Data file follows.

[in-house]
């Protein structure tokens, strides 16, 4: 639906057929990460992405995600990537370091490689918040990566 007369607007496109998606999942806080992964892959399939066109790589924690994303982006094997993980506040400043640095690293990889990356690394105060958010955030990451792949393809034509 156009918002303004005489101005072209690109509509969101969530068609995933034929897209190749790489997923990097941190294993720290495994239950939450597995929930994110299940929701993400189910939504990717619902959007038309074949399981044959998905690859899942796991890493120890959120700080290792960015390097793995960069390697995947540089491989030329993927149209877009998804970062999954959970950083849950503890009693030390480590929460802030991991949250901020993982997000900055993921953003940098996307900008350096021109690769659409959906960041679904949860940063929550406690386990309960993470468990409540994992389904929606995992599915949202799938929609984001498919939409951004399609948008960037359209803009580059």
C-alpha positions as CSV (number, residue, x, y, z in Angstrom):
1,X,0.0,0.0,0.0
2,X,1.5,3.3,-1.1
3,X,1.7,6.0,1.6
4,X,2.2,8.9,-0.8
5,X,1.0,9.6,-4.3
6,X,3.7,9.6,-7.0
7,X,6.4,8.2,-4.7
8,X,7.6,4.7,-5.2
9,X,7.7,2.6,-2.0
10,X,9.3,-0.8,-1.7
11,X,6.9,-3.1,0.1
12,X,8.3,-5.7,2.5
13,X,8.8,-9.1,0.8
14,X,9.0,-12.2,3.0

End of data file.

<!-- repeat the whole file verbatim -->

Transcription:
[in-house]
């Protein structure tokens, strides 16, 4: 639906057929990460992405995600990537370091490689918040990566 007369607007496109998606999942806080992964892959399939066109790589924690994303982006094997993980506040400043640095690293990889990356690394105060958010955030990451792949393809034509 156009918002303004005489101005072209690109509509969101969530068609995933034929897209190749790489997923990097941190294993720290495994239950939450597995929930994110299940929701993400189910939504990717619902959007038309074949399981044959998905690859899942796991890493120890959120700080290792960015390097793995960069390697995947540089491989030329993927149209877009998804970062999954959970950083849950503890009693030390480590929460802030991991949250901020993982997000900055993921953003940098996307900008350096021109690769659409959906960041679904949860940063929550406690386990309960993470468990409540994992389904929606995992599915949202799938929609984001498919939409951004399609948008960037359209803009580059």
C-alpha positions as CSV (number, residue, x, y, z in Angstrom):
1,X,0.0,0.0,0.0
2,X,1.5,3.3,-1.1
3,X,1.7,6.0,1.6
4,X,2.2,8.9,-0.8
5,X,1.0,9.6,-4.3
6,X,3.7,9.6,-7.0
7,X,6.4,8.2,-4.7
8,X,7.6,4.7,-5.2
9,X,7.7,2.6,-2.0
10,X,9.3,-0.8,-1.7
11,X,6.9,-3.1,0.1
12,X,8.3,-5.7,2.5
13,X,8.8,-9.1,0.8
14,X,9.0,-12.2,3.0